Traditional pollsters have recently been questioned by observers, myself included, for making erroneous election predictions. One of the reasons for their faulty numbers is that they don’t use the voter file to predict vote probabilities, which is the best way to determine who votes and who'll win an election.
But predicting election outcomes is only the first step. After all, they only tell you who’s probably going to win and how close it should be. In a word, the “what.”
What we’re all really interested in, though, is the “how.”
For instance, how to win a close election and maximize the margin of victory. Modeling “observational” data can’t tell you how to change the outcome, it can only tell you what the outcome will be. Modeling “experimental” data, on the other hand, can tell you how to change the outcome.
A classic example of how to collect and use this experimental data to alter an election outcome is the work my firm did last year for a pro-life effort called the Texas Gubernatorial Project, run by Joe Arlinghaus.
Greg Abbott was never in any danger of losing to Wendy Davis in the 2014 Texas gubernatorial election, but Democratic strategists and Progressives had already marked the state for serious effort to mainstream an aggressive pro-choice agenda.
Davis’s prominent pro-choice stance gave us a fortuitous backdrop for testing an aggressive wedge-issue campaign emphasizing her views on abortion. This was a great opportunity for us to cut the legs out from under the ongoing “turn Texas blue” effort.
Do the ads work?
Does pro-life messaging work as a wedge issue? To find out, we conducted a randomized-controlled experiment testing three different pro-life radio ads attacking Davis.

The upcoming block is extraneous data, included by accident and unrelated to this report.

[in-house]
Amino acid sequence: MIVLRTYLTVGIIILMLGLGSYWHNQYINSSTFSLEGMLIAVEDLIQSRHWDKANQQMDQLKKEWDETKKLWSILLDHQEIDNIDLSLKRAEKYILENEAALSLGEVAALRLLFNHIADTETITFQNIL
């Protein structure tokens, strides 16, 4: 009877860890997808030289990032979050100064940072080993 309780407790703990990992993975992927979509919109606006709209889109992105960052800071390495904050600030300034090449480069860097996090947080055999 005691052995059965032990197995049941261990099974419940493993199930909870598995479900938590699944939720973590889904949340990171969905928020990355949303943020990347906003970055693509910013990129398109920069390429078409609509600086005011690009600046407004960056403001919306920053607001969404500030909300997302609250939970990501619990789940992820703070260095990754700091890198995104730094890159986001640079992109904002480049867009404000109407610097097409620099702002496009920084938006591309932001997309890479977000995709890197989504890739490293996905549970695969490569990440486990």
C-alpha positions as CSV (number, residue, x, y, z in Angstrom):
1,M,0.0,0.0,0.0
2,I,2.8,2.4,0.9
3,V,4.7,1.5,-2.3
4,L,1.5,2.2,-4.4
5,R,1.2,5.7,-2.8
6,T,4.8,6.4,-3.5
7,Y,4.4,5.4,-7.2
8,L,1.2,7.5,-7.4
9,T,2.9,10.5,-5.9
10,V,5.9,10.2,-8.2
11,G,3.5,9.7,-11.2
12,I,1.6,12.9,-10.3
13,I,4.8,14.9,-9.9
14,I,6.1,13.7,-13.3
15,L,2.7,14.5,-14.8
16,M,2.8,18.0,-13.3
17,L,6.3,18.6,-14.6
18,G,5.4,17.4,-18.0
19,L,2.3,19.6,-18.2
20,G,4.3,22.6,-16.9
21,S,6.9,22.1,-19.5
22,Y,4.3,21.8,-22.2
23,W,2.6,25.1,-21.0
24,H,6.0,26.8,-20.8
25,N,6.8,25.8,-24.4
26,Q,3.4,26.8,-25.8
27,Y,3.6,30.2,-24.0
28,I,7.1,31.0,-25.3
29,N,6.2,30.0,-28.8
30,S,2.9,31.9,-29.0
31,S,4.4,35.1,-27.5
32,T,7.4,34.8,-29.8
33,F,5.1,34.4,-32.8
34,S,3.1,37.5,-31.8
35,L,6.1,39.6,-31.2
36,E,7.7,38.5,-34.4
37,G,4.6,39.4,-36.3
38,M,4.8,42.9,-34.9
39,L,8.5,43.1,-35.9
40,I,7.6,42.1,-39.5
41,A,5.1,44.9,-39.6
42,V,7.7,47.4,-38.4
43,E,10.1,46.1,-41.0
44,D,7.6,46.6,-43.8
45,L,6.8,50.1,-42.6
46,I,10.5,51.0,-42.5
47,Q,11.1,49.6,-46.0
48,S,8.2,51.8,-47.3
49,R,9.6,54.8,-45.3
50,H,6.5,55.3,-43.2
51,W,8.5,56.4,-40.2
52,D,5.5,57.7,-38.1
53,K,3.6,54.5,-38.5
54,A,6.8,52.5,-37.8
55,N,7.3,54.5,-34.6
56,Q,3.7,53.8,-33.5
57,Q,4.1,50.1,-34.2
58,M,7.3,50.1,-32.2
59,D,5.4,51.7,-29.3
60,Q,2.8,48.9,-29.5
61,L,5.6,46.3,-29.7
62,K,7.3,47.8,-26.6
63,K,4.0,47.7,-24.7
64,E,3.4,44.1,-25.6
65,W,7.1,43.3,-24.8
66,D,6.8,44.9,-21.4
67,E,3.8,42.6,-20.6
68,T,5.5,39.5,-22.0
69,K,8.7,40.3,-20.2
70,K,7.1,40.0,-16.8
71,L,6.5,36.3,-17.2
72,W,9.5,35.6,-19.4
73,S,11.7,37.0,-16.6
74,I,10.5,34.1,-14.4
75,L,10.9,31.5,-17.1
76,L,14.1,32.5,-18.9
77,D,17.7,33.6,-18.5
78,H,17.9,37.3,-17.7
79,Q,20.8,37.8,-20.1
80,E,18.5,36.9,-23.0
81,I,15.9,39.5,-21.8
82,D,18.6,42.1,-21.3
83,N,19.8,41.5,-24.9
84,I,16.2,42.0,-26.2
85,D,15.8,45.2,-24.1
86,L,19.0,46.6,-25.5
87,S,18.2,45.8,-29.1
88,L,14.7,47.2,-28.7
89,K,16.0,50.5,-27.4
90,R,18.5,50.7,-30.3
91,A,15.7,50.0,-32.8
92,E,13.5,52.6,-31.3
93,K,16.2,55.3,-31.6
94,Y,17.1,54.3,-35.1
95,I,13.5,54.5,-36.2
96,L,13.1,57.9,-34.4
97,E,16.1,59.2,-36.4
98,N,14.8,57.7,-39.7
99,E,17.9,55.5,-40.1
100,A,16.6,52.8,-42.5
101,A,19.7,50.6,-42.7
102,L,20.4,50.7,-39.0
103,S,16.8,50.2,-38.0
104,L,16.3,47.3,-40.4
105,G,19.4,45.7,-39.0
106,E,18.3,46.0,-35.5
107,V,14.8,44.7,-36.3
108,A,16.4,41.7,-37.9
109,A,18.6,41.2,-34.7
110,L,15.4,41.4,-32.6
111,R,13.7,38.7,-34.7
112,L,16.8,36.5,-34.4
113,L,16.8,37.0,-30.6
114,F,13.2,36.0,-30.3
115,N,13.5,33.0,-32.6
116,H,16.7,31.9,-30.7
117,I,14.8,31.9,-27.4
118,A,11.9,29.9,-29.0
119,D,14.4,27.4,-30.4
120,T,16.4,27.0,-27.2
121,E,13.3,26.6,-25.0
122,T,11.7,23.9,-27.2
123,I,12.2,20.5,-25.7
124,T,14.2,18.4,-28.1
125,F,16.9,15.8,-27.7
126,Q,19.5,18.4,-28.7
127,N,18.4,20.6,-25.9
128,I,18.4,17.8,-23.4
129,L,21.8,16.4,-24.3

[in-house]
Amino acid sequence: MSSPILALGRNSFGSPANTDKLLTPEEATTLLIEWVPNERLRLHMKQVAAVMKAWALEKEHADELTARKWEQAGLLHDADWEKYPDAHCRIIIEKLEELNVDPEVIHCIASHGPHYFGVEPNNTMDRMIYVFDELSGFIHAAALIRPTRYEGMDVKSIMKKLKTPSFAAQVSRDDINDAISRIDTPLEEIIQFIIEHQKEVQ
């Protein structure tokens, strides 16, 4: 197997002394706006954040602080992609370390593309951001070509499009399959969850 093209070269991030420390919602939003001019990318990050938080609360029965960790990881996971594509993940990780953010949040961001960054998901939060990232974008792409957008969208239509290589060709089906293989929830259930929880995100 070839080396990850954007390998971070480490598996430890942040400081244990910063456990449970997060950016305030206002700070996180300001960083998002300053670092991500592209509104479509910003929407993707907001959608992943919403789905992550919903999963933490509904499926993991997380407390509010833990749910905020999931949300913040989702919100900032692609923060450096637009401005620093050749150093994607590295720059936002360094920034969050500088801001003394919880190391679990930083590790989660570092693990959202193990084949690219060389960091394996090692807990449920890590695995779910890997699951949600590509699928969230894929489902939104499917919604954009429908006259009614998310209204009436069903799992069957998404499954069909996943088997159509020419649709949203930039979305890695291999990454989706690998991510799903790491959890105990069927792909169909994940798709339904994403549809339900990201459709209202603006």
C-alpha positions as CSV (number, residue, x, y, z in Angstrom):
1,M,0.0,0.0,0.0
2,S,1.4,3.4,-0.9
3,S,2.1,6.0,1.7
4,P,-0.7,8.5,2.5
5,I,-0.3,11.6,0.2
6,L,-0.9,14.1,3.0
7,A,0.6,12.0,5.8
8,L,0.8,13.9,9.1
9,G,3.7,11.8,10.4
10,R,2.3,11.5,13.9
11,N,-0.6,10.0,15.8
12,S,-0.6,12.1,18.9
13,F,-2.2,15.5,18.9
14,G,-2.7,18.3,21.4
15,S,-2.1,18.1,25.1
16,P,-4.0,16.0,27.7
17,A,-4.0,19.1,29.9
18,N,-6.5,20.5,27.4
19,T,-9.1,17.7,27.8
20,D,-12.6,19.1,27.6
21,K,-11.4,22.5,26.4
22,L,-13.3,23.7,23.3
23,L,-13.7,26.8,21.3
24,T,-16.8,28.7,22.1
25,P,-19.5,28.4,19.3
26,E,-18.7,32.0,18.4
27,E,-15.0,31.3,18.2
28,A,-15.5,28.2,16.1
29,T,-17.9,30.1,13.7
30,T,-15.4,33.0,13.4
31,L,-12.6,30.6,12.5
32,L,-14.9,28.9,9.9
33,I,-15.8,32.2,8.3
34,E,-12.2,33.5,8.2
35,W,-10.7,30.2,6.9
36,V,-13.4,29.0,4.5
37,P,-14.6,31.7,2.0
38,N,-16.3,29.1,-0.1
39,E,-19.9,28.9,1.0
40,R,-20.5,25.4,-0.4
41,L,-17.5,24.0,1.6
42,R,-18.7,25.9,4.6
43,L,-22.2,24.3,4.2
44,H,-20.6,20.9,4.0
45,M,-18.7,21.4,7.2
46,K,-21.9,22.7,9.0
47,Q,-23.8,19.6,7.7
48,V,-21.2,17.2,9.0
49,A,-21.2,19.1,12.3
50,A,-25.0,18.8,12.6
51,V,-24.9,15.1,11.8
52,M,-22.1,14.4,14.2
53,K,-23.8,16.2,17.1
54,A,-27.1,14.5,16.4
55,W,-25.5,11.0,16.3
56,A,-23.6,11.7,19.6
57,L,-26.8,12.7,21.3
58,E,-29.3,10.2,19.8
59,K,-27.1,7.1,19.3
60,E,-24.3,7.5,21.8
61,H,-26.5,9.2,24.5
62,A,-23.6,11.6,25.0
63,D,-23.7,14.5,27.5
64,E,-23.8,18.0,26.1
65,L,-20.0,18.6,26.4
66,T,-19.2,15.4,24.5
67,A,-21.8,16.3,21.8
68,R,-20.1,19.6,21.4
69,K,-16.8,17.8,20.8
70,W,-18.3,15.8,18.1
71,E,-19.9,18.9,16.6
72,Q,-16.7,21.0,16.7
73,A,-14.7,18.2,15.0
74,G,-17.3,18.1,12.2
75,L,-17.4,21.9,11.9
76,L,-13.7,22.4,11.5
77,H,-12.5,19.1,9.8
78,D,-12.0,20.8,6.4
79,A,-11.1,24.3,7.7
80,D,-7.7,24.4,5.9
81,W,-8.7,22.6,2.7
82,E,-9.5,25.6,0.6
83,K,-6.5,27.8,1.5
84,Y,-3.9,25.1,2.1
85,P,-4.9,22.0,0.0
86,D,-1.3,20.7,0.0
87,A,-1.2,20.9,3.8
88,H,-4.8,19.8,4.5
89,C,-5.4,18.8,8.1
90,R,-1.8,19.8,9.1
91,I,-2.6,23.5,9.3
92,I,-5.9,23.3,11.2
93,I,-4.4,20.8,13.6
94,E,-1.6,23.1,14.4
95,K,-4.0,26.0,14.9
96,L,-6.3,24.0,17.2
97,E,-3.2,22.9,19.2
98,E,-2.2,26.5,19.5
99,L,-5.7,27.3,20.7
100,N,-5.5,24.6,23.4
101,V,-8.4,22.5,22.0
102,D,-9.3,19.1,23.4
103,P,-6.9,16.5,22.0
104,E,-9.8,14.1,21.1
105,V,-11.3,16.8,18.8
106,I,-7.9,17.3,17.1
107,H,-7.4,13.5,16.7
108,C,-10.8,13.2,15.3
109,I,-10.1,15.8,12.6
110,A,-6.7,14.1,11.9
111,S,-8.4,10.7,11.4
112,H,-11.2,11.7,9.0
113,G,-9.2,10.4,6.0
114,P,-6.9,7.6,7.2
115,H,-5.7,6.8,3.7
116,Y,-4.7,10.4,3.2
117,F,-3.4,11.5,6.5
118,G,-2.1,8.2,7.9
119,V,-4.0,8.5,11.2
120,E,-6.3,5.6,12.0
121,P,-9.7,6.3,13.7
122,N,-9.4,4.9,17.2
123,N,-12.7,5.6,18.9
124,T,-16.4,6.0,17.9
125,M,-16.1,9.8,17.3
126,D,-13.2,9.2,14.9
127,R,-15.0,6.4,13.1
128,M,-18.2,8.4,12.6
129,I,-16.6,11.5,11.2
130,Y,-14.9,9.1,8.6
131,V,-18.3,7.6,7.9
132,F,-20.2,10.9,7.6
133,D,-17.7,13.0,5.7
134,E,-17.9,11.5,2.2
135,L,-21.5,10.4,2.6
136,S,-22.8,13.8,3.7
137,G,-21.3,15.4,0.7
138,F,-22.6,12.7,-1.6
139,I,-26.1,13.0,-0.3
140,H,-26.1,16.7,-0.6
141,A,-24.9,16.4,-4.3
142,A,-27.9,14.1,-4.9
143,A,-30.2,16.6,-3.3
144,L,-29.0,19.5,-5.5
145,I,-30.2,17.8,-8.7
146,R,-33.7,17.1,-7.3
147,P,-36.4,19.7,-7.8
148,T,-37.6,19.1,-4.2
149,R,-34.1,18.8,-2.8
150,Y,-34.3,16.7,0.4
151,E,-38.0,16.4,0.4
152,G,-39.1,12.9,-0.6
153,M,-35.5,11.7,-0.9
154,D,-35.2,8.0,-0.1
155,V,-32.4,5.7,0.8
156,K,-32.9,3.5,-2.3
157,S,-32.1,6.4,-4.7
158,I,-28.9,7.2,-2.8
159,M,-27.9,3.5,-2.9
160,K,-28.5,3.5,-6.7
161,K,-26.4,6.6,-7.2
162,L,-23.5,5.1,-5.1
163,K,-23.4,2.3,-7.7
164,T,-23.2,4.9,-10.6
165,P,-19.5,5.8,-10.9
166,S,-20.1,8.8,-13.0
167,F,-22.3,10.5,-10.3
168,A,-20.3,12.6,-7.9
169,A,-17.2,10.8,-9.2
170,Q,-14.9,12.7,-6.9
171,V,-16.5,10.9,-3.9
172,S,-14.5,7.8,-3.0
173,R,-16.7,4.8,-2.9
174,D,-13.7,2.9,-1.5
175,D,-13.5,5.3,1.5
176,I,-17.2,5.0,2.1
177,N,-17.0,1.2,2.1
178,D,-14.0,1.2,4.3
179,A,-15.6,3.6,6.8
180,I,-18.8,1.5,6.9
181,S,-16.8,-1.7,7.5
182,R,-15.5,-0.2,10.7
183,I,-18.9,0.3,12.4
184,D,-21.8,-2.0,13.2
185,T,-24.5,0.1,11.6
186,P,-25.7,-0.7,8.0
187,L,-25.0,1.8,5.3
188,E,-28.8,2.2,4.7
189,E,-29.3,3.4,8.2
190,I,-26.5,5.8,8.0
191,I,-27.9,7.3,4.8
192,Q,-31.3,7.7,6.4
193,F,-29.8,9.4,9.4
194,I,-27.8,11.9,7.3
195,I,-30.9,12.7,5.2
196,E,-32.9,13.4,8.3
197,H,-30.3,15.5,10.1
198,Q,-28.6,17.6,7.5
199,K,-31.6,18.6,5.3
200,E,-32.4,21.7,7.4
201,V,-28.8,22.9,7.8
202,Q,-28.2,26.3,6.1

I want to belabor this point — we didn’t ask voters what they thought of the ads, which is what standard message testing does. People are terrible at introspection and self-prediction. Rather, we observed how the ad influenced their likelihood of supporting Abbott or Davis compared to the placebo-control group. We ran a randomized-controlled experiment, just like a blind clinical drug trial.
We found something remarkable. The best targets for pro-life messaging were Democratic-leaning women, young voters and Hispanic voters. Exposure to just one pro-life video ad shifted Democratic-leaning women by 10 points away from Davis and toward Abbott.
Moreover, voters aged 18 to 34 shifted about 8 points, and Hispanic voters shifted about 13 net points from Davis to Abbott. Those were staggering results for these demographic groups on this issue. Of course, it wasn’t all positive: these same ads caused a backlash among white men.
Using abortion as a wedge issue worked spectacularly—and counterintuitively—well with some voters, a finding that confirmed by similar experiments in the lab and field which we’ve conducted in five states, and nationally across a range of elections.
Experiment results spurred action
In Texas, these results were then used to guide the development and deployment of Hispanic-language radio ads on stations across the state in the final weeks of the campaign, as well as online ads targeting Hispanic voters. The effort helped push Abbott’s share of the Hispanic vote up to 44 percent. That beat outgoing Gov. Rick Perry’s previous haul of 40 percent.
The data from this experiment was also used to model the expected impact of the ads on the vote probabilities for each of the approximately 13 million voters in Texas.
In other words, with this information in hand, we could identify the best targets for political persuasion across all of Texas based on the impact of the ads on the survey response and their demographic, consumer and past voting data. We didn’t model what voters thought of the ads. We modeled how the ads would shift their probability of support for Davis or Abbott.
Now that’s seeing into the future: knowing accurately and in advance how an ad will affect a voter.
Adam B. Schaeffer, Ph.D., is the director of research and co-founder of Evolving Strategies, a data and analytics firm dedicated to understanding human behavior through the creative application of randomized-controlled experiments.